A Short Hop
We’re taking a short trip today to visit our good friends Monk and Lucy who now live in North Carolina. Monk manages his own business, MonksCrappie.com. He sells everything you need to be successful as a crappie fisherman. I bought most of my rod holders, all my crappie rods and reels, and many of my fishing lures from Monk. If you’re into crappie fishing, you should visit Monks web site. I placed an order with Monk the other day, and another reason for this trip is to pick up my order.
It may work out for us to fish together on Friday. It would be my first time to fish out of his new boat and learn about Monk’s latest techniques and advice. When you want to learn about fishing, you go to the expert. And Monk is the best!
Most likely you have heard about the rock slide on Interstate 40 just across the Tennessee line in North Carolina. The road is closed and people are being routed through our area of Tennessee. We live very close to the I81 and I26 interchange. The following picture from the NC Department of Transportation shows the extent of the slide.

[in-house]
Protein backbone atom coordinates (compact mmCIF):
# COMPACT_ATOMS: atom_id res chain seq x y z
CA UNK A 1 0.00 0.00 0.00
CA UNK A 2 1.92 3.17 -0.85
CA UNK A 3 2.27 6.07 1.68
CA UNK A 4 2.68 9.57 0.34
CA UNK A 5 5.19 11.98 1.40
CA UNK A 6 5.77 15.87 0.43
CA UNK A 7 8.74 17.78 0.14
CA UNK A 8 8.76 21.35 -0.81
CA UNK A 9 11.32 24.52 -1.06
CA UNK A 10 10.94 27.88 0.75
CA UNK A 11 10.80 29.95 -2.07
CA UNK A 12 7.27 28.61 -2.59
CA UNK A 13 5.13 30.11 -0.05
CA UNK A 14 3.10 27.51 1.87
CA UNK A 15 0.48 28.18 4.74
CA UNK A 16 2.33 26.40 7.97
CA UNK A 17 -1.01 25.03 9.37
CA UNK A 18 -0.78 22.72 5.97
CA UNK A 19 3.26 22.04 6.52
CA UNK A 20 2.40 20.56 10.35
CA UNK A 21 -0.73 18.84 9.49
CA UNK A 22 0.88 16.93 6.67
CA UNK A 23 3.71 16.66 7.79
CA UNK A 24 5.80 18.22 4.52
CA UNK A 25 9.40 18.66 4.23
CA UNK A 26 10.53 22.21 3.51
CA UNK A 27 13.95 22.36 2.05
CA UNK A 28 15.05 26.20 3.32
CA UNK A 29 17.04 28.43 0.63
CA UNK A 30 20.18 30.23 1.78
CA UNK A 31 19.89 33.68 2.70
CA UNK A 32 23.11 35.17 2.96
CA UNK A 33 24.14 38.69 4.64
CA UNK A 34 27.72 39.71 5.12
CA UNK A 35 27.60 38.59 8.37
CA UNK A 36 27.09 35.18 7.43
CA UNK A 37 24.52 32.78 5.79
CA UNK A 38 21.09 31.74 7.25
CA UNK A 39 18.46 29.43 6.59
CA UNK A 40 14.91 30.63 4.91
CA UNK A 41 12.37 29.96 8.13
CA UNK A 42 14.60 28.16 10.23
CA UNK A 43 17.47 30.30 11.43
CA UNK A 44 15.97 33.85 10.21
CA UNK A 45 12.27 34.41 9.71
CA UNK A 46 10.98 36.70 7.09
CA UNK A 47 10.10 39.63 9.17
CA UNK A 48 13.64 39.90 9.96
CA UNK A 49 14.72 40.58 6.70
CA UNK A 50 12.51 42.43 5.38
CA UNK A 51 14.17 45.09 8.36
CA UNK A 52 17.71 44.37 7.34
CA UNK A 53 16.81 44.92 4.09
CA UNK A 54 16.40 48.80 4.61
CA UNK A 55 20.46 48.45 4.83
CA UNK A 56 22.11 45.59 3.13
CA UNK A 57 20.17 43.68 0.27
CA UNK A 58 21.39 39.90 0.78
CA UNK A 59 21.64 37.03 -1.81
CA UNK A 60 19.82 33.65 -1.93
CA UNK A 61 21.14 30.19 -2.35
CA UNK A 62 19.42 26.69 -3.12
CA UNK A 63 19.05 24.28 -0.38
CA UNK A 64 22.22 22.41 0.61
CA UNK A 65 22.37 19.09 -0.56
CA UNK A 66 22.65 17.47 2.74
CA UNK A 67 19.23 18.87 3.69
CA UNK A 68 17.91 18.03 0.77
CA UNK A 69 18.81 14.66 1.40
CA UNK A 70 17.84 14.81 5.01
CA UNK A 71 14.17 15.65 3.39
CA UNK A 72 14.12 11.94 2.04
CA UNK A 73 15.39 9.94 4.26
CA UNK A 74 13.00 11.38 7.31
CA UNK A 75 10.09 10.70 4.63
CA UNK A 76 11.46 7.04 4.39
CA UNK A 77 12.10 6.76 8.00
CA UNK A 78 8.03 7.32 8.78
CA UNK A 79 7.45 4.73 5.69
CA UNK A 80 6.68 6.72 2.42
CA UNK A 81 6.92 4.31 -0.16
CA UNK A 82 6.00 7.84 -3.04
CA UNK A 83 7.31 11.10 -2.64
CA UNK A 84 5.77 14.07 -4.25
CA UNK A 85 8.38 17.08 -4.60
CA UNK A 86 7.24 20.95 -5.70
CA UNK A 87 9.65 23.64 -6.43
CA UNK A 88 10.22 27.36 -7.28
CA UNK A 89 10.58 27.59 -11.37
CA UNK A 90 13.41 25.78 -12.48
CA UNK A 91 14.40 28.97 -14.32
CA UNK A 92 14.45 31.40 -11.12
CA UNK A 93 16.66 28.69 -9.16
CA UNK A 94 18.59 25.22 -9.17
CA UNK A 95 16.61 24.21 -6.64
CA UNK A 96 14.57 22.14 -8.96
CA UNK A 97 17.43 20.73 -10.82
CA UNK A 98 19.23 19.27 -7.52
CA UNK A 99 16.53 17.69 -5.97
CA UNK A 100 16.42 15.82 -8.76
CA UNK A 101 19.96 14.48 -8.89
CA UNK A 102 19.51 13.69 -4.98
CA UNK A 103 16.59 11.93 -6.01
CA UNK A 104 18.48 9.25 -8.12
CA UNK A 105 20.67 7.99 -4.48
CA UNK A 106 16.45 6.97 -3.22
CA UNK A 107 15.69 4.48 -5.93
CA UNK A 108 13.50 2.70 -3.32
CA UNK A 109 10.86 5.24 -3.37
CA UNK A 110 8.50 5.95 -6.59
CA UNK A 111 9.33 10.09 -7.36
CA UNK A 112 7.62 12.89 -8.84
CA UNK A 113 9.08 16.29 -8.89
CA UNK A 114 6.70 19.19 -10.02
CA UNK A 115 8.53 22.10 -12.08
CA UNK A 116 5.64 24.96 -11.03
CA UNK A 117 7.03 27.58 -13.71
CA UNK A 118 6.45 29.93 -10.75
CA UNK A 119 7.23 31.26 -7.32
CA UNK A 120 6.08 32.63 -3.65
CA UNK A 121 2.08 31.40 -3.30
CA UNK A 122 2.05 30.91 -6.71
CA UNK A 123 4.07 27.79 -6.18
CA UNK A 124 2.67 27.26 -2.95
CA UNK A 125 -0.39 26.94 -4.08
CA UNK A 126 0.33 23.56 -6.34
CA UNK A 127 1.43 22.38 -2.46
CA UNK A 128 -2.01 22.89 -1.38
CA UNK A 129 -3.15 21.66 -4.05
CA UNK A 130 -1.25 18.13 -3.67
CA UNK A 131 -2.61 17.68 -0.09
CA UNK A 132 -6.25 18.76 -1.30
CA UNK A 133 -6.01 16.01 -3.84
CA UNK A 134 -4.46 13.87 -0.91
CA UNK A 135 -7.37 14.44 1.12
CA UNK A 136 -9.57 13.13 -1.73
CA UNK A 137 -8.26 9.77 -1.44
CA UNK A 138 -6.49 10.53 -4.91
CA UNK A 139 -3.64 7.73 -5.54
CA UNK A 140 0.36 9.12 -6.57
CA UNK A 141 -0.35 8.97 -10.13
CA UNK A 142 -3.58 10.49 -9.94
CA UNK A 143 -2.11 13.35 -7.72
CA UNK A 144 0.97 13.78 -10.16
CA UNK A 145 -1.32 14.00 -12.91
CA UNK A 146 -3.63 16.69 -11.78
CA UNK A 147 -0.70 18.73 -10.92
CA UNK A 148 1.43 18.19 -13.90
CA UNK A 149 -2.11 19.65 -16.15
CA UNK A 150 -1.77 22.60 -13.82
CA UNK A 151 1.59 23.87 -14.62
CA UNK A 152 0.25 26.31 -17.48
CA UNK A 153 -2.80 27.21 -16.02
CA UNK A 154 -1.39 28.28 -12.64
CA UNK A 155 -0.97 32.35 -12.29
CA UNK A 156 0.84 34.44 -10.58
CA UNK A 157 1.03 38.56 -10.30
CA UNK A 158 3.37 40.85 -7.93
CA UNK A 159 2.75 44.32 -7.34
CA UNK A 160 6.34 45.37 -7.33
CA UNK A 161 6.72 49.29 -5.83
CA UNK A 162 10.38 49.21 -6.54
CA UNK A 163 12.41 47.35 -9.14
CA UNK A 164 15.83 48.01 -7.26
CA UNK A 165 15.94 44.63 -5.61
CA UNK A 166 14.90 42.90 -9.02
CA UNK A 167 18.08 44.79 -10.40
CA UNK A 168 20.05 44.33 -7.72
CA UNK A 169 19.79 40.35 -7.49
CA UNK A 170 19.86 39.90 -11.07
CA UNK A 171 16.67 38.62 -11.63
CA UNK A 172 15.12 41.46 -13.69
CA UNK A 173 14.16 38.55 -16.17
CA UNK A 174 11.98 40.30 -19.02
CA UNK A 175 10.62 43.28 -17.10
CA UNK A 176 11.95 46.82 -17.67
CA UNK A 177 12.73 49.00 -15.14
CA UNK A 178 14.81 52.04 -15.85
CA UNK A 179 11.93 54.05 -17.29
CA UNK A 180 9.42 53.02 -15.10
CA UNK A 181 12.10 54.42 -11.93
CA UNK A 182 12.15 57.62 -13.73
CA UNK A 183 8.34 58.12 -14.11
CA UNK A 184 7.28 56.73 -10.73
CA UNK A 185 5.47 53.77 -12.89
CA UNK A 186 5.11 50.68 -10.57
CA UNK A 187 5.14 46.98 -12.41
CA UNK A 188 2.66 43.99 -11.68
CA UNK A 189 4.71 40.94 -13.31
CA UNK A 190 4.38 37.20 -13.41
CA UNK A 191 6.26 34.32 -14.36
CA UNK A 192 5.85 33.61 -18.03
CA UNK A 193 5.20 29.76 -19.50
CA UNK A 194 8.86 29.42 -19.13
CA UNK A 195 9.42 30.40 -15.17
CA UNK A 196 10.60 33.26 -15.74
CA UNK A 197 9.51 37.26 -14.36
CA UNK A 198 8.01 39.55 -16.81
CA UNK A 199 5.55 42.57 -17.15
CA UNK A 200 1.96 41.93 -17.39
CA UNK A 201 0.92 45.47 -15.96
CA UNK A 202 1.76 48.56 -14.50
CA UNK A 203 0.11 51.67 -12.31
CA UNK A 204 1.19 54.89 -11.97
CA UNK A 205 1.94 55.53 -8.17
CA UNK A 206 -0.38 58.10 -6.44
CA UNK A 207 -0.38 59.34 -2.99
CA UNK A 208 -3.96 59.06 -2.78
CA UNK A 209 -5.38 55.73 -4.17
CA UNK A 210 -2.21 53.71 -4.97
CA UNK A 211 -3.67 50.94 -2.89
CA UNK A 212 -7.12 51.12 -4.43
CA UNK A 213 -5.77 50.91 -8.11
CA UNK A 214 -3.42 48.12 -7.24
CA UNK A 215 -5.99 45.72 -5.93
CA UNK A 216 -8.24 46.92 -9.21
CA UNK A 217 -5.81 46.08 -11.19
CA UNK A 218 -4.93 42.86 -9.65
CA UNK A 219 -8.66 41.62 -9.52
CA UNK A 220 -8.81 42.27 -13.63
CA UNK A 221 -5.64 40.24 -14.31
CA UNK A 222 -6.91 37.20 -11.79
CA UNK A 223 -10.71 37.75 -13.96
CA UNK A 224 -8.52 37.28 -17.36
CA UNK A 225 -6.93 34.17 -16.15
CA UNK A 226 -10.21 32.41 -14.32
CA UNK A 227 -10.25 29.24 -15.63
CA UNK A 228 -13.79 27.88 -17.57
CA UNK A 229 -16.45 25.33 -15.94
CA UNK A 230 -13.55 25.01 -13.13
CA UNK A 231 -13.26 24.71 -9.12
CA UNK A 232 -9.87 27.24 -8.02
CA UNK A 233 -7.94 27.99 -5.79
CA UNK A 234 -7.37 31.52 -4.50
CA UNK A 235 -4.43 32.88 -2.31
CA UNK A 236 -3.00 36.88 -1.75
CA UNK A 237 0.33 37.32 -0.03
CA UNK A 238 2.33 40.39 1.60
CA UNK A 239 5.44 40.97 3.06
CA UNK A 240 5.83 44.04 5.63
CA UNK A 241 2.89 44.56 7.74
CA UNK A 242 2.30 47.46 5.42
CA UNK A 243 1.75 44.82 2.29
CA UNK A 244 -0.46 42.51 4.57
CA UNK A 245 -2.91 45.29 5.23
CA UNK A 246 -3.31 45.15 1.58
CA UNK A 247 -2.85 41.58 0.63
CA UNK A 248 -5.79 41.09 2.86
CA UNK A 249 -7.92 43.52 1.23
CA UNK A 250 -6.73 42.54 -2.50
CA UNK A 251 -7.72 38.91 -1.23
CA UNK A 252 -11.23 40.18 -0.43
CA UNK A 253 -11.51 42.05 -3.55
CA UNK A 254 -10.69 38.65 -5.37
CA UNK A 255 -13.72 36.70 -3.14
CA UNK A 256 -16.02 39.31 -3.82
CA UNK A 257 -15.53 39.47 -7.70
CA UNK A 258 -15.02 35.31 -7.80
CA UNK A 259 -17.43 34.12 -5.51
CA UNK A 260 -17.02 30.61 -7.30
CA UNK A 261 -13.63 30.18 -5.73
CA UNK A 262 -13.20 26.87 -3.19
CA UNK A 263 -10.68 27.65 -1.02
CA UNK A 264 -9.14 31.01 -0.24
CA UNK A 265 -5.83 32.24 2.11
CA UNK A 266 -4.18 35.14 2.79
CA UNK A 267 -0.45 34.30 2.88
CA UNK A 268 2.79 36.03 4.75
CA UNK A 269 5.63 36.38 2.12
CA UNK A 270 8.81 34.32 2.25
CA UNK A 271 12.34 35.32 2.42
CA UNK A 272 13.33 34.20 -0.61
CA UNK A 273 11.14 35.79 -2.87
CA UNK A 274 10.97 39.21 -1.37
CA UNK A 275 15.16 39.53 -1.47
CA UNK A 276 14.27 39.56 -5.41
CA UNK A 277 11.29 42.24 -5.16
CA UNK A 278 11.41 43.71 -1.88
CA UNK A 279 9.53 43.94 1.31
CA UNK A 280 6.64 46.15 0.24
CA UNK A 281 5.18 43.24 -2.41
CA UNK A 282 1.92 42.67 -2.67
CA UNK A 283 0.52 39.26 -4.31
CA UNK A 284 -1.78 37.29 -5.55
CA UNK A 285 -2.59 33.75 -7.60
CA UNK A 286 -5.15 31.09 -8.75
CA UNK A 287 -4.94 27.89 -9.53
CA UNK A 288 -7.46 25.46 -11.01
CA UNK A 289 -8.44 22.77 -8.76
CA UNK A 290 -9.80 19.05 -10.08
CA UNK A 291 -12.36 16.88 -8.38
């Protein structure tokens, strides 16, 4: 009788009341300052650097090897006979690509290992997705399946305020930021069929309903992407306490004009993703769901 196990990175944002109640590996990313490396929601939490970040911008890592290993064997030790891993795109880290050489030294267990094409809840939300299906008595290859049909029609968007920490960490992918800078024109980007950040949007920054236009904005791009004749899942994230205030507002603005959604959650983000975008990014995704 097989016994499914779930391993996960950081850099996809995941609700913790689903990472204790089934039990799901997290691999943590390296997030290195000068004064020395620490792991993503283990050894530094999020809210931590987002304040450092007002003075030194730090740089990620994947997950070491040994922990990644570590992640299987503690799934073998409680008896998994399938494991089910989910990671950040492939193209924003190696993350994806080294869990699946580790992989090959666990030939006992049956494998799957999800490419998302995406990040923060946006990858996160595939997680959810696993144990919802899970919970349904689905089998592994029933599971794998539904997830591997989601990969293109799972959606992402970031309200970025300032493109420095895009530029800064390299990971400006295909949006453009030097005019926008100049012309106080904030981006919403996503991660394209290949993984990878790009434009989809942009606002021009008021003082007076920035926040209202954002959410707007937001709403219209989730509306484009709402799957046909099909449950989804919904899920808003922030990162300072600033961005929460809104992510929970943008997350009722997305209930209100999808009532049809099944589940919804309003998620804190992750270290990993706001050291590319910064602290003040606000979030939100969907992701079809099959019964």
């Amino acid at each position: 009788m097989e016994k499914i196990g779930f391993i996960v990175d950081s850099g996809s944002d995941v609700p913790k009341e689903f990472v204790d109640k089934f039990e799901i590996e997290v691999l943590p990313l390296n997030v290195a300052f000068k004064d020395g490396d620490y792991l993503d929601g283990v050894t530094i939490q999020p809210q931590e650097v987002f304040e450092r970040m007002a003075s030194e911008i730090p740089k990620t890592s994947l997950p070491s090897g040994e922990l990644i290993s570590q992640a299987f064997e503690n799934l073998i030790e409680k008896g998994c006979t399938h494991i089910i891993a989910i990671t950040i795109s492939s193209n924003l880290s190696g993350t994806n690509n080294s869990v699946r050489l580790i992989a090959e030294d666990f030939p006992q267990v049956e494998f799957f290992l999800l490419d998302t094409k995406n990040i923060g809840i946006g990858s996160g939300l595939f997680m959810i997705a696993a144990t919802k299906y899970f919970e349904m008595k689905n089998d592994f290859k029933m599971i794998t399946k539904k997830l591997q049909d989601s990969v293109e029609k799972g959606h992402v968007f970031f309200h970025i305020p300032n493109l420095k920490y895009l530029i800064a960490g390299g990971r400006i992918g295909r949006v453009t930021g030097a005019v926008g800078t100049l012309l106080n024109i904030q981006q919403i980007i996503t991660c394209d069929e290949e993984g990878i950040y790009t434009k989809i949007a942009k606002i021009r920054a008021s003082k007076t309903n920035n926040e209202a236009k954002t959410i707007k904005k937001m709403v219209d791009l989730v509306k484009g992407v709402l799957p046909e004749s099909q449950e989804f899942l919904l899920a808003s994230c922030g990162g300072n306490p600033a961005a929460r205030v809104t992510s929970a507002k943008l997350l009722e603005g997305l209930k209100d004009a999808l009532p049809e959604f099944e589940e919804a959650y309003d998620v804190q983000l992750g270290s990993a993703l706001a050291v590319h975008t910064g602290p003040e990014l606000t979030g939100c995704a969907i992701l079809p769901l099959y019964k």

You can’t think if you going so fast.
You can’t slow down with so much to do.
Save a little time for you to help your mood.
It’s good for the soul to be quiet and think.
Read a few verses and meditate.
It will do you good.
Joke of the Day
Morris had just been hired as the new CEO of a large high tech corporation. The CEO who was stepping down met with him privately and presented him with three envelopes number 1, 2 and 3.
"Open these if you run up against a problem you don't think you can solve," the departing CEO said. Things went along pretty smoothly, but six months later, sales took a downturn and Morris was really catching a lot of heat. About at his wit's end, he remembered the envelopes. He went to his drawer and took out the first envelope. The message read, "Blame your predecessor."
Morris called a press conference and tactfully laid the blame at the feet of the previous CEO. Satisfied with his comments, the press -- and Wall Street -- responded positively, sales began to pick up and the problem was soon behind him.
About a year later, the company was again experiencing a slight dip in sales, combined with serious product problems. Having learned from his previous experience, the CEO quickly opened the second envelope.
The message read, "Reorganize." This he did, and the company quickly rebounded.
After several consecutive profitable quarters, the company once again fell on difficult times. Morris went to his office, closed the door and opened the third envelope. The message said, "Prepare three envelopes."